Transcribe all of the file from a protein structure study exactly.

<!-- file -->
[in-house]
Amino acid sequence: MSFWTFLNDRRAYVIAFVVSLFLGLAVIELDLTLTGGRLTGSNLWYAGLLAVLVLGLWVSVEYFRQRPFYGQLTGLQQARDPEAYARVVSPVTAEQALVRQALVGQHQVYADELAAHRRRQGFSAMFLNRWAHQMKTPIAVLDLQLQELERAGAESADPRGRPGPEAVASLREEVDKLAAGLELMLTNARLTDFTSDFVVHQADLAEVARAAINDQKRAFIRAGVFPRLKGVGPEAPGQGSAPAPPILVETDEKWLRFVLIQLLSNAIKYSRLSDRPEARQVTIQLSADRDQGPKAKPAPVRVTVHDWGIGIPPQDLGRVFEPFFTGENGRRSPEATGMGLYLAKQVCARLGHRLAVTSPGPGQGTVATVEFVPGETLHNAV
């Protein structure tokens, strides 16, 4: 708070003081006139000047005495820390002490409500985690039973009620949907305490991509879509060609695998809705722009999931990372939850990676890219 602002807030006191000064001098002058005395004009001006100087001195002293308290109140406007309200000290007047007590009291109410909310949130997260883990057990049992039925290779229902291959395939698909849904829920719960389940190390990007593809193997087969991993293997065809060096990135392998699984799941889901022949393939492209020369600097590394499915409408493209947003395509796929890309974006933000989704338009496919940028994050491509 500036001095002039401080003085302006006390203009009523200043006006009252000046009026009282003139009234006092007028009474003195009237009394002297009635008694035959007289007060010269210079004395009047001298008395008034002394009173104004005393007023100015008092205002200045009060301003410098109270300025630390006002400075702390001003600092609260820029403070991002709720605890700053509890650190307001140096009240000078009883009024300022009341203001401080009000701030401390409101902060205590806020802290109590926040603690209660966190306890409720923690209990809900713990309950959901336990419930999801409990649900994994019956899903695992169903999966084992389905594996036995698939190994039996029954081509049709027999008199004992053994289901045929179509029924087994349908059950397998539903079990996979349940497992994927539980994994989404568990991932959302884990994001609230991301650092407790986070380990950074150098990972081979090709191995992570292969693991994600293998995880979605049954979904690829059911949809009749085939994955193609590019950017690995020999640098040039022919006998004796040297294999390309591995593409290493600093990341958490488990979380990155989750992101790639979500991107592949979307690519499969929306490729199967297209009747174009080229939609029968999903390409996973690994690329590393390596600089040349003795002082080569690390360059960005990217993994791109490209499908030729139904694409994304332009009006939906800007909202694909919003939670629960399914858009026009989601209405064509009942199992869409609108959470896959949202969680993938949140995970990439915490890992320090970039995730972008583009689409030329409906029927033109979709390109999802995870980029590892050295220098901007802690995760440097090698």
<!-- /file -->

[in-house]
Amino acid sequence: MSFWTFLNDRRAYVIAFVVSLFLGLAVIELDLTLTGGRLTGSNLWYAGLLAVLVLGLWVSVEYFRQRPFYGQLTGLQQARDPEAYARVVSPVTAEQALVRQALVGQHQVYADELAAHRRRQGFSAMFLNRWAHQMKTPIAVLDLQLQELERAGAESADPRGRPGPEAVASLREEVDKLAAGLELMLTNARLTDFTSDFVVHQADLAEVARAAINDQKRAFIRAGVFPRLKGVGPEAPGQGSAPAPPILVETDEKWLRFVLIQLLSNAIKYSRLSDRPEARQVTIQLSADRDQGPKAKPAPVRVTVHDWGIGIPPQDLGRVFEPFFTGENGRRSPEATGMGLYLAKQVCARLGHRLAVTSPGPGQGTVATVEFVPGETLHNAV
């Protein structure tokens, strides 16, 4: 708070003081006139000047005495820390002490409500985690039973009620949907305490991509879509060609695998809705722009999931990372939850990676890219 602002807030006191000064001098002058005395004009001006100087001195002293308290109140406007309200000290007047007590009291109410909310949130997260883990057990049992039925290779229902291959395939698909849904829920719960389940190390990007593809193997087969991993293997065809060096990135392998699984799941889901022949393939492209020369600097590394499915409408493209947003395509796929890309974006933000989704338009496919940028994050491509 500036001095002039401080003085302006006390203009009523200043006006009252000046009026009282003139009234006092007028009474003195009237009394002297009635008694035959007289007060010269210079004395009047001298008395008034002394009173104004005393007023100015008092205002200045009060301003410098109270300025630390006002400075702390001003600092609260820029403070991002709720605890700053509890650190307001140096009240000078009883009024300022009341203001401080009000701030401390409101902060205590806020802290109590926040603690209660966190306890409720923690209990809900713990309950959901336990419930999801409990649900994994019956899903695992169903999966084992389905594996036995698939190994039996029954081509049709027999008199004992053994289901045929179509029924087994349908059950397998539903079990996979349940497992994927539980994994989404568990991932959302884990994001609230991301650092407790986070380990950074150098990972081979090709191995992570292969693991994600293998995880979605049954979904690829059911949809009749085939994955193609590019950017690995020999640098040039022919006998004796040297294999390309591995593409290493600093990341958490488990979380990155989750992101790639979500991107592949979307690519499969929306490729199967297209009747174009080229939609029968999903390409996973690994690329590393390596600089040349003795002082080569690390360059960005990217993994791109490209499908030729139904694409994304332009009006939906800007909202694909919003939670629960399914858009026009989601209405064509009942199992869409609108959470896959949202969680993938949140995970990439915490890992320090970039995730972008583009689409030329409906029927033109979709390109999802995870980029590892050295220098901007802690995760440097090698």